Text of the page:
When you’re getting ready to establish a family, you’ll need to pay extra attention to your blood sugar. Checking your blood glucose more frequently than usual will help you better understand how diabetes affects you and how you can manage it. Tests before and after meals are included in this. To keep your blood sugar levels in check throughout pregnancy, you’ll be advised by your healthcare team.

Increase your folic acid intake.

Taking folic acid can help prevent spina bifida in women who are hoping to get pregnant. Diabetic women should take a larger dose of folic acid since they are more likely to give birth to children with these diseases (5mg per day). Because this greater dose is not accessible over the counter, it must be prescribed by a doctor.

Folic acid can lower the risk of birth abnormalities by more than 70 percent if taken at least two months before conception. The best thing to do is take folic acid 2 months before you stop taking contraception because you won’t know immediately whether you’re pregnant. If it’s taking you longer to conceive, talk to your doctor about your folic acid consumption.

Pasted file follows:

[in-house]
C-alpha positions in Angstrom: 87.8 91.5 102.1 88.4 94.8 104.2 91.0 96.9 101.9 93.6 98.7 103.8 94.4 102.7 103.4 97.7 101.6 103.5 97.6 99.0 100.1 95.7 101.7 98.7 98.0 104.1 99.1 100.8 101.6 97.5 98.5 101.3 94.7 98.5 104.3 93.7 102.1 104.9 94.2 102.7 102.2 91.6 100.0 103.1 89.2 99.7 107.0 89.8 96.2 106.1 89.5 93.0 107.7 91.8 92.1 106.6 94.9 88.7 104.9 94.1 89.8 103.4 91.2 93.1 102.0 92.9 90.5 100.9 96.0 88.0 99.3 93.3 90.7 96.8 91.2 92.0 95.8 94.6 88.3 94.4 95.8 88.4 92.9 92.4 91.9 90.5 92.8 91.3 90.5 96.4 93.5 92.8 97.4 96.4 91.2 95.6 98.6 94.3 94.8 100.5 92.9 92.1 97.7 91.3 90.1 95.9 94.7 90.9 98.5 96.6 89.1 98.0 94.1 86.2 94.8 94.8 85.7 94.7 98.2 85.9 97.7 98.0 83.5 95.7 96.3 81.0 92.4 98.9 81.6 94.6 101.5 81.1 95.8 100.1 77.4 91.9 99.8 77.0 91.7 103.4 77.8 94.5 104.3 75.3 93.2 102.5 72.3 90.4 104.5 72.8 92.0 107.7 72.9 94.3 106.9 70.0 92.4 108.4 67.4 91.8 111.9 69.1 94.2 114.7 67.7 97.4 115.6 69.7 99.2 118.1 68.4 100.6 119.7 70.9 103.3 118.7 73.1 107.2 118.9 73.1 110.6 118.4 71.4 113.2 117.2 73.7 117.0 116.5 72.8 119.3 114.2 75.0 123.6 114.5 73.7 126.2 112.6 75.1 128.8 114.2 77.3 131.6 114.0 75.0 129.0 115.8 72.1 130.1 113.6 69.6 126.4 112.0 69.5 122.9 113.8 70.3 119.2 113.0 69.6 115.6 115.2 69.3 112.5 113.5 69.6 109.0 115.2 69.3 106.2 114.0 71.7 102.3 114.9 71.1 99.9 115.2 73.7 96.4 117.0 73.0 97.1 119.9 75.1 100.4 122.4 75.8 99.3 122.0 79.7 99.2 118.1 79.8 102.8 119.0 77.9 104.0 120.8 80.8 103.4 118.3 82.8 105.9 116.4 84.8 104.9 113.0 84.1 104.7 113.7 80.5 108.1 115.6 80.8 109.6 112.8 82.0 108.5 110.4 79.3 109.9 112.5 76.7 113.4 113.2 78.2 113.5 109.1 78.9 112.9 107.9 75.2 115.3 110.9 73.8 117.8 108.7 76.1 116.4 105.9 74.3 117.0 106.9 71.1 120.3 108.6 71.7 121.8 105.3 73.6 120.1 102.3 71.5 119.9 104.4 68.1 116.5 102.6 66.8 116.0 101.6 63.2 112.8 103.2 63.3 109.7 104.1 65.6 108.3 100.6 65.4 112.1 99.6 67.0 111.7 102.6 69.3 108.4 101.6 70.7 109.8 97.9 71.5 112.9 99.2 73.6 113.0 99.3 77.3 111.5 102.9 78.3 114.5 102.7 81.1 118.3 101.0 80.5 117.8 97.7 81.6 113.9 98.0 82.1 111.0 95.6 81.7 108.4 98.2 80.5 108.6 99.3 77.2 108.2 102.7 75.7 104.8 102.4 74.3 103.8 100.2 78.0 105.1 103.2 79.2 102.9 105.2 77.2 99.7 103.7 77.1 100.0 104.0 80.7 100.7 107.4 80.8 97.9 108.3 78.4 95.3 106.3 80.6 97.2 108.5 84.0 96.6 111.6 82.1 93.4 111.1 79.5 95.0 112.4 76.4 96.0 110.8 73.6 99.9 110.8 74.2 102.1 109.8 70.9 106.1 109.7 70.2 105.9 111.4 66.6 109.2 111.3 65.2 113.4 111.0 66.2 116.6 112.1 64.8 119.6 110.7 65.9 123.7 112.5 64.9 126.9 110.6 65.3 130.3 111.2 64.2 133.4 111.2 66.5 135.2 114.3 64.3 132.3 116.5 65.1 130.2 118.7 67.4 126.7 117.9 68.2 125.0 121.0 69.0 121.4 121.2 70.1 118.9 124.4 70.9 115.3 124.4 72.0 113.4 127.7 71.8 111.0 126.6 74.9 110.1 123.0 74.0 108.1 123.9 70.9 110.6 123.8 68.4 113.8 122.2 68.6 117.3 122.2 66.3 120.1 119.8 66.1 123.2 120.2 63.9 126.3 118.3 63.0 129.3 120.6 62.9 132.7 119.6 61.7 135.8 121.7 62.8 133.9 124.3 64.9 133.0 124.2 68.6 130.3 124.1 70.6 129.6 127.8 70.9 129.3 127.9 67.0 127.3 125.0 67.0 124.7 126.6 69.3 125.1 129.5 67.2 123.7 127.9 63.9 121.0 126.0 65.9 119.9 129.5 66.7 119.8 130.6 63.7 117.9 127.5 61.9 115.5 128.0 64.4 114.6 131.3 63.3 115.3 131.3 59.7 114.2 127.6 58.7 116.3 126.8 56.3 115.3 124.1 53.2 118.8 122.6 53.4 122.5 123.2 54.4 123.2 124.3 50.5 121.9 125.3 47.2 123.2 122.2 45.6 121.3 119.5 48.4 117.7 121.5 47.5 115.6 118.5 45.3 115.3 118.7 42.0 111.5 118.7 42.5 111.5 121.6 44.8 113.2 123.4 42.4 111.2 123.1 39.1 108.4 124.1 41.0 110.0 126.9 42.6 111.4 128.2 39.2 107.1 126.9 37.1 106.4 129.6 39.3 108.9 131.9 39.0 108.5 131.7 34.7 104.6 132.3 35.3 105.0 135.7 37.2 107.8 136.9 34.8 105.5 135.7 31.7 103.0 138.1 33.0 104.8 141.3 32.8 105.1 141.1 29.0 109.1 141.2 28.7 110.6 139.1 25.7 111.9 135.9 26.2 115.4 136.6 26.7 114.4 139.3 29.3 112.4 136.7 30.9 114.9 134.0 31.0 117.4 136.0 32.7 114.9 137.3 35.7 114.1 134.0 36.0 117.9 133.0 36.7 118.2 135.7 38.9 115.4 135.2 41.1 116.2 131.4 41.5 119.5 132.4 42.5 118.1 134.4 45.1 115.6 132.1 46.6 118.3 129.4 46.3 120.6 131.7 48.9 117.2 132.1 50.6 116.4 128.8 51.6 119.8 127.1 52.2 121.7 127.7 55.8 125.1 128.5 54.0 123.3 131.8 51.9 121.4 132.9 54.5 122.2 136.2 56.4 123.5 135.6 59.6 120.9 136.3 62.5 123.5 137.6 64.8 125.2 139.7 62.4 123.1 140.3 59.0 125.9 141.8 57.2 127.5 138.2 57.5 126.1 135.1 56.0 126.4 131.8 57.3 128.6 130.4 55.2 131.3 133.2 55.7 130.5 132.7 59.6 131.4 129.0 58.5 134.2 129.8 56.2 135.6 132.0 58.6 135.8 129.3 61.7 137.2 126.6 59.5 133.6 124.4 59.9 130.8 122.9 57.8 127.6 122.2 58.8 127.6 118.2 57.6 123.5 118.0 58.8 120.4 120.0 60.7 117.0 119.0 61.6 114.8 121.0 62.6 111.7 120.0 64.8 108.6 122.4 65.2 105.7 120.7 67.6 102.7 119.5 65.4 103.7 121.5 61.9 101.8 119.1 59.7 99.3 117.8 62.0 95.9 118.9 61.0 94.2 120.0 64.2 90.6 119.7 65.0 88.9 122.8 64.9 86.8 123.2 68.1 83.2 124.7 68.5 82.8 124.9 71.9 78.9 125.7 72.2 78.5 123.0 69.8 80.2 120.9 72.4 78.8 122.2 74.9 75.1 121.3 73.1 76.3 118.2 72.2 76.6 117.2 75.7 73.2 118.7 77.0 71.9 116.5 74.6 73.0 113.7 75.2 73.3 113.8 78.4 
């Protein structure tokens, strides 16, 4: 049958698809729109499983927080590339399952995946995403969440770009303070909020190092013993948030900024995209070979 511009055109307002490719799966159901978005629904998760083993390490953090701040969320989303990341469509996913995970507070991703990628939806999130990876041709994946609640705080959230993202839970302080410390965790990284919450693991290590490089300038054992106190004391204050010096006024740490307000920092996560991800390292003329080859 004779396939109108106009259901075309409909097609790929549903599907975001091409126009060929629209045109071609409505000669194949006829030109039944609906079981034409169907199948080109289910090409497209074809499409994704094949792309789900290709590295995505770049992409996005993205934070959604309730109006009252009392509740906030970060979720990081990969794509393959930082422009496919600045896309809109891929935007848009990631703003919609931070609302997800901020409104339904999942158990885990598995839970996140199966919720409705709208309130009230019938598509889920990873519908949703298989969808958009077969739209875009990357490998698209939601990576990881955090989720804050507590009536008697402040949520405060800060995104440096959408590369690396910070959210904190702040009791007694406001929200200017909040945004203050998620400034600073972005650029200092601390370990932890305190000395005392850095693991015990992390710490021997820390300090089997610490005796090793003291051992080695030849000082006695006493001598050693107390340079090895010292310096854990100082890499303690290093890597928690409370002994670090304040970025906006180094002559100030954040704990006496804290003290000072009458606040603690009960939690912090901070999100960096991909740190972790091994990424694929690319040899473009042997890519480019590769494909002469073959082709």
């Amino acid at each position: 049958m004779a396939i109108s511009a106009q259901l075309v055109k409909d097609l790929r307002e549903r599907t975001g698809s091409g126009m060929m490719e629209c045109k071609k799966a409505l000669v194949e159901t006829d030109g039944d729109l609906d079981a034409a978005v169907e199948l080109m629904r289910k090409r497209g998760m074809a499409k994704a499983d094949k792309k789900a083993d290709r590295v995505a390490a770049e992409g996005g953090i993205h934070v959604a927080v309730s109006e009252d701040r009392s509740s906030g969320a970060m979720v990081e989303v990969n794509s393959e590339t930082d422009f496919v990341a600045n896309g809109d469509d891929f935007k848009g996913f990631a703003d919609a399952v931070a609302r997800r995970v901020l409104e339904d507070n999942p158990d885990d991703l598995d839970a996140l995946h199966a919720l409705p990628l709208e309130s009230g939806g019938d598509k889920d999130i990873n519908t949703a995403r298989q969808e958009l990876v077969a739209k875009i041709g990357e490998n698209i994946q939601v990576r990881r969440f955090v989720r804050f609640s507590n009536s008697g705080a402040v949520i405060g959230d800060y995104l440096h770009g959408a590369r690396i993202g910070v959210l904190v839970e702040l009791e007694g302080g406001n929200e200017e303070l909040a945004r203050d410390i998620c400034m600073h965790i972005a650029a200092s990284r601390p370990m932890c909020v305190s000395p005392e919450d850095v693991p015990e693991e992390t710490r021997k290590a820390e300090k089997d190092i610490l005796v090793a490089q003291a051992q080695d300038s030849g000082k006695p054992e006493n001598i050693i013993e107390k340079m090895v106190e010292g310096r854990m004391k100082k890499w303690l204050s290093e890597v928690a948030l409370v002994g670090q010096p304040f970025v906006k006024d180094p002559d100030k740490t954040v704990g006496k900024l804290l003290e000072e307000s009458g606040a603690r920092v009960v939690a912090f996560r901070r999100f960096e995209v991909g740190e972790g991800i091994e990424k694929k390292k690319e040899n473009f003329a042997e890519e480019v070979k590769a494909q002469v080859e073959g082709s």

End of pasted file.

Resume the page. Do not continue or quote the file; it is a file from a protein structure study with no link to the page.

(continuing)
For the first 12 weeks of pregnancy, you should continue taking folic acid.

Pregnancy without taking folic acid isn’t a problem. Many ladies have had healthy kids in this scenario.

Make sure you’re taking your medicine as prescribed.

Pregnant women should check with their medical team to see if any medicine for diabetes (including insulin) and its complications is safe to use. Pregnant women can safely use Metformin, but they must cease taking any other glucose-lowering medications.

Other recommended drugs, such as statins, should be discontinued as well.

If you are taking other injectable drugs for type 2 diabetes, such as Victoza (liraglutide) and Byetta (exenatide) or similar, you will need to consult your doctor. Pregnant women should avoid them.

Don’t stop taking a prescription medicine without consulting your doctor first.

During pregnancy, your body’s ability to utilize glucose may vary, thus your diabetes treatment may have to be adjusted. After using medications for Type 2 diabetes, you might switch to insulin injections. To help you regulate your blood sugar levels, insulin pump treatment may be a viable option if you are currently taking insulin injections. You’ll get further information from your diabetic team.

Discuss with your doctor which medications you need to take and which you can do without during pregnancy

Check your kidneys and eyes for any problems.